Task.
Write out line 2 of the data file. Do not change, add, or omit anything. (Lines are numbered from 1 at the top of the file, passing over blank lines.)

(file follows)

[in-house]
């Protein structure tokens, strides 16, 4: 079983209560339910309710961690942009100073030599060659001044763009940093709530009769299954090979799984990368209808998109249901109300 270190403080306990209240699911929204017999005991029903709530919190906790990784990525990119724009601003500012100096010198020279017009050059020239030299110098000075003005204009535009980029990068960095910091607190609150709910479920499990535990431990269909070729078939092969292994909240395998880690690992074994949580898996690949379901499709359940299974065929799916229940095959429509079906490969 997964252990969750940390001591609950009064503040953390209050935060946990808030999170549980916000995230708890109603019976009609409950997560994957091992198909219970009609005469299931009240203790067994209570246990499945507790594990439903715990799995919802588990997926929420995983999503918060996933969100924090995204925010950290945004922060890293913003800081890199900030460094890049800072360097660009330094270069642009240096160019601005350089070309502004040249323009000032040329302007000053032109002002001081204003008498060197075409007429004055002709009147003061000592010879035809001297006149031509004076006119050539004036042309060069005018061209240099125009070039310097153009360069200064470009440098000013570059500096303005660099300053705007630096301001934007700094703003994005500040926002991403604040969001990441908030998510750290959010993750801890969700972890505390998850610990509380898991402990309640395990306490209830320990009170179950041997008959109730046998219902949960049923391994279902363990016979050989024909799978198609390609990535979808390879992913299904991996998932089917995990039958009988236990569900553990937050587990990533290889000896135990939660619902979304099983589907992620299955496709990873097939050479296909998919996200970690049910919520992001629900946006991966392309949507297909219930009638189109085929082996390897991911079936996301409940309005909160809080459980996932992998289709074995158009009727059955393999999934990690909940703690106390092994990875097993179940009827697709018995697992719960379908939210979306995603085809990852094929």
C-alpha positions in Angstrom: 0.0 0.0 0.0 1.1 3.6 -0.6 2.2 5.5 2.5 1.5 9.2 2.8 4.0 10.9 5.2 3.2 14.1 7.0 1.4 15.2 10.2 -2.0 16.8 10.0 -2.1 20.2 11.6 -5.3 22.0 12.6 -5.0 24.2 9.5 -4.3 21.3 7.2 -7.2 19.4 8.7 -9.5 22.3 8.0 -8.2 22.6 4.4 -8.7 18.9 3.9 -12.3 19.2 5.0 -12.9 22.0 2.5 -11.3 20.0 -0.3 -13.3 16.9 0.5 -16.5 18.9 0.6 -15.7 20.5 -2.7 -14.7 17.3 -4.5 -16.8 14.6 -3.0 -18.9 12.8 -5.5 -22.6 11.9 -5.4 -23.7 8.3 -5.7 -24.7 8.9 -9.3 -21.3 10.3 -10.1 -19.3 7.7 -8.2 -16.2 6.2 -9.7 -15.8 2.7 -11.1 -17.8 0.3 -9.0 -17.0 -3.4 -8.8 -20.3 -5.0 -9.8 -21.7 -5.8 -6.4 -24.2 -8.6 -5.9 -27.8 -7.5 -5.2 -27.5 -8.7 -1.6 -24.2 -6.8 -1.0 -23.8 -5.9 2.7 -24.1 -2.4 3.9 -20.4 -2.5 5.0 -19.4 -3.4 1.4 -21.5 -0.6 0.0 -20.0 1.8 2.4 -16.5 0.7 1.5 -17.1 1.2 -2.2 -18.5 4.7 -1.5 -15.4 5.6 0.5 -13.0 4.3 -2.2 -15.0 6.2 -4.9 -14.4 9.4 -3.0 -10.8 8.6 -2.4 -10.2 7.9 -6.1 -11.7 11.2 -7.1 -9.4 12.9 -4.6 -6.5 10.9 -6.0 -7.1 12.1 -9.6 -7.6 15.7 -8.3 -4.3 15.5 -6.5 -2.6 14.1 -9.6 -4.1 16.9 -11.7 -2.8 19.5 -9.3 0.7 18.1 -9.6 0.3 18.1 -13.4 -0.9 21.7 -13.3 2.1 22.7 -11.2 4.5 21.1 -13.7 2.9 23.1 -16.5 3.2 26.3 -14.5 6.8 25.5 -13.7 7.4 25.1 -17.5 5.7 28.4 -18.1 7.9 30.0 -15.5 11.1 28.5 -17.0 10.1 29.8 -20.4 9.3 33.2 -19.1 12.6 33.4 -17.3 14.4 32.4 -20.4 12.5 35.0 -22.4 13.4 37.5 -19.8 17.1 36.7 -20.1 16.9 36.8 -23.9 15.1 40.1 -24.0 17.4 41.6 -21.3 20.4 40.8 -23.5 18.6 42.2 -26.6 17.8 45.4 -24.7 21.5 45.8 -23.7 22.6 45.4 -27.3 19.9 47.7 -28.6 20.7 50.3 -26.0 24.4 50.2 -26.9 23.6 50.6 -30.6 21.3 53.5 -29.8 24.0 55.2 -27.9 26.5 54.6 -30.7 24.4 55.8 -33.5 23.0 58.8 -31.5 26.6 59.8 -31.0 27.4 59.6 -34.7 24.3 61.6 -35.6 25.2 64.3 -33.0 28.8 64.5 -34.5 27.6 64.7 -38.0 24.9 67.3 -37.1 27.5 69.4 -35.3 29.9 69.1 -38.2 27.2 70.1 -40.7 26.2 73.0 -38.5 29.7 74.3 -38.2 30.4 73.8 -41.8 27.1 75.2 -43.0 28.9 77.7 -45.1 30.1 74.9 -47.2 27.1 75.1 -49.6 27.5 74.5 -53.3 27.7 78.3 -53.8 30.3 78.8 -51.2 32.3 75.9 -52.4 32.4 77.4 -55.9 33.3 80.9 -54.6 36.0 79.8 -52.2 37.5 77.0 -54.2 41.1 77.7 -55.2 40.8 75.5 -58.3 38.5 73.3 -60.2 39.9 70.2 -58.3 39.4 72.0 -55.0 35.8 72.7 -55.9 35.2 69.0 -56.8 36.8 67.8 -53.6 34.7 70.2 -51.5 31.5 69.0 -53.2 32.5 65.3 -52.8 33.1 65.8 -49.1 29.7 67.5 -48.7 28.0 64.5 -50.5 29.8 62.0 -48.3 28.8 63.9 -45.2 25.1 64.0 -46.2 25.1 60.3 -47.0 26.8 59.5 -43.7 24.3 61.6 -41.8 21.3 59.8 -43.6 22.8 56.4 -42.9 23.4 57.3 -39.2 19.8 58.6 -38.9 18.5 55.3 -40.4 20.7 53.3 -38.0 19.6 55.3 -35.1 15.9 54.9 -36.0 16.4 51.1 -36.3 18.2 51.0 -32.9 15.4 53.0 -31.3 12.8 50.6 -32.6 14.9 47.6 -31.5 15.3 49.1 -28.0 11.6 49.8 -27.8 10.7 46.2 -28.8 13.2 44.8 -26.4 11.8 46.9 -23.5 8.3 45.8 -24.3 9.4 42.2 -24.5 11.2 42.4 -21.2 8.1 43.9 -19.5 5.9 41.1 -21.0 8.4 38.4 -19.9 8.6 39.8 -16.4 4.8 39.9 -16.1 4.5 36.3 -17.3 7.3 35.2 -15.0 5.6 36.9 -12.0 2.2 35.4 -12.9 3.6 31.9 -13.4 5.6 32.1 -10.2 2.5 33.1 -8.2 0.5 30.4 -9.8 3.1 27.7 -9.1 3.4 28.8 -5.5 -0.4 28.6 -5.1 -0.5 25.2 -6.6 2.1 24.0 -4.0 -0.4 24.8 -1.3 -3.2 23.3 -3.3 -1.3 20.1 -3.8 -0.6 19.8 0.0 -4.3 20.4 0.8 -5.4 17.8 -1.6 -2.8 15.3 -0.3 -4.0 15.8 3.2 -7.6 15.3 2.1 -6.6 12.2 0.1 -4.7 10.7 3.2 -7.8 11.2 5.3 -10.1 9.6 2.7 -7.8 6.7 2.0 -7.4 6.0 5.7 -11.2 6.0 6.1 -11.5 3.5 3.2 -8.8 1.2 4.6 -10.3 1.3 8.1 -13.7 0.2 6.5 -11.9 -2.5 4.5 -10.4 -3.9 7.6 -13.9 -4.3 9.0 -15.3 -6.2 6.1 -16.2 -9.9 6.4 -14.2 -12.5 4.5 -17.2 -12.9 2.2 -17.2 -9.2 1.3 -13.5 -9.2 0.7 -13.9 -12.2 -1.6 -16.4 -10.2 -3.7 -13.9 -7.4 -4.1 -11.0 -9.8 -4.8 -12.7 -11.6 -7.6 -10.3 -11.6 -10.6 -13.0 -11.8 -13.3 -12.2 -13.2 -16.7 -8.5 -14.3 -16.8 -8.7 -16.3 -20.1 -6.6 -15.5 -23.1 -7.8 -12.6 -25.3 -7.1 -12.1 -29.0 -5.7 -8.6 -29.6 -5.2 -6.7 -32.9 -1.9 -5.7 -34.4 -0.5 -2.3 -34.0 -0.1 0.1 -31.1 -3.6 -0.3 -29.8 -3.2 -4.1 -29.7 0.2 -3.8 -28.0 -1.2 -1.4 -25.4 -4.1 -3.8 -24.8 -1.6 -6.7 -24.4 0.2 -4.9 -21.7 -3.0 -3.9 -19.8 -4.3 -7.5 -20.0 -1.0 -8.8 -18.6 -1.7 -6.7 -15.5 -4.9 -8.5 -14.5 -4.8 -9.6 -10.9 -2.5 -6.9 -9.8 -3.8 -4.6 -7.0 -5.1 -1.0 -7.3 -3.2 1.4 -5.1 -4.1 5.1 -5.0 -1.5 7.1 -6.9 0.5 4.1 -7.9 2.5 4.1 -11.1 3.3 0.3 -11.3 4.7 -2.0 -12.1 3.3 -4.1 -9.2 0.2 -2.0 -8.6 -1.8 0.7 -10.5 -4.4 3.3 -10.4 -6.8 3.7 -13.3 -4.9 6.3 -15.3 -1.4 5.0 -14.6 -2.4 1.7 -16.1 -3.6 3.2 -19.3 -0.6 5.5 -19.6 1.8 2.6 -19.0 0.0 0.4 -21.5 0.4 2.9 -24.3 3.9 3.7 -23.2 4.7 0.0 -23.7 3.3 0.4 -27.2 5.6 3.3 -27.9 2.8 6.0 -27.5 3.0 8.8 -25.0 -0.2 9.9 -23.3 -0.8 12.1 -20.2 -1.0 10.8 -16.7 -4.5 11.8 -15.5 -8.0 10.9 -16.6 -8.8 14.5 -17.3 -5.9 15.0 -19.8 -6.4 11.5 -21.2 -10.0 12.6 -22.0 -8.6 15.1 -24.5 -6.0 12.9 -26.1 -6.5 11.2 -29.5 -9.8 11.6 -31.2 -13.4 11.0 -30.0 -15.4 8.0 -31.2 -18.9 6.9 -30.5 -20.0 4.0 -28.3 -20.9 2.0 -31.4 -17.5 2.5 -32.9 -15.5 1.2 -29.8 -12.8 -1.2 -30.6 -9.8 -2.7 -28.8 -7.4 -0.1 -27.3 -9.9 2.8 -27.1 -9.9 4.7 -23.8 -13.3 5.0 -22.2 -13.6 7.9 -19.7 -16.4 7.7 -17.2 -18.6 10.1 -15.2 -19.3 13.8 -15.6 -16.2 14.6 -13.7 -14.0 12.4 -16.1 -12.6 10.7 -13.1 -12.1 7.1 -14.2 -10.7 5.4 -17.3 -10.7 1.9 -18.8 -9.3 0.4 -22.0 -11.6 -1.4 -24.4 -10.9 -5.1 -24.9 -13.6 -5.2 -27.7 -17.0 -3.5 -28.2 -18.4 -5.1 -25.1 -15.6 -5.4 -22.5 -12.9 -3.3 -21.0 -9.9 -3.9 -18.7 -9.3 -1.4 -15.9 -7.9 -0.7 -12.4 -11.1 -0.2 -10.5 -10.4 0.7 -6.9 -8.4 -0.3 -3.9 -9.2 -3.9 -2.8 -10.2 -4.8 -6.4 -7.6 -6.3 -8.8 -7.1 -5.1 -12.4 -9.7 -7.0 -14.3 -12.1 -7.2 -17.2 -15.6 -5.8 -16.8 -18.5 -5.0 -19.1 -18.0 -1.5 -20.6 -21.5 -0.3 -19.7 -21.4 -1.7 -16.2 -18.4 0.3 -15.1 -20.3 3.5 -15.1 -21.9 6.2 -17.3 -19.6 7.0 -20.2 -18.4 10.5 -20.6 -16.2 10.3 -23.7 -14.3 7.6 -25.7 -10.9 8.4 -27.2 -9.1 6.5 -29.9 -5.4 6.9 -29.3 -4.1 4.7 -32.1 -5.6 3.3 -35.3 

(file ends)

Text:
């Protein structure tokens, strides 16, 4: 079983209560339910309710961690942009100073030599060659001044763009940093709530009769299954090979799984990368209808998109249901109300 270190403080306990209240699911929204017999005991029903709530919190906790990784990525990119724009601003500012100096010198020279017009050059020239030299110098000075003005204009535009980029990068960095910091607190609150709910479920499990535990431990269909070729078939092969292994909240395998880690690992074994949580898996690949379901499709359940299974065929799916229940095959429509079906490969 997964252990969750940390001591609950009064503040953390209050935060946990808030999170549980916000995230708890109603019976009609409950997560994957091992198909219970009609005469299931009240203790067994209570246990499945507790594990439903715990799995919802588990997926929420995983999503918060996933969100924090995204925010950290945004922060890293913003800081890199900030460094890049800072360097660009330094270069642009240096160019601005350089070309502004040249323009000032040329302007000053032109002002001081204003008498060197075409007429004055002709009147003061000592010879035809001297006149031509004076006119050539004036042309060069005018061209240099125009070039310097153009360069200064470009440098000013570059500096303005660099300053705007630096301001934007700094703003994005500040926002991403604040969001990441908030998510750290959010993750801890969700972890505390998850610990509380898991402990309640395990306490209830320990009170179950041997008959109730046998219902949960049923391994279902363990016979050989024909799978198609390609990535979808390879992913299904991996998932089917995990039958009988236990569900553990937050587990990533290889000896135990939660619902979304099983589907992620299955496709990873097939050479296909998919996200970690049910919520992001629900946006991966392309949507297909219930009638189109085929082996390897991911079936996301409940309005909160809080459980996932992998289709074995158009009727059955393999999934990690909940703690106390092994990875097993179940009827697709018995697992719960379908939210979306995603085809990852094929």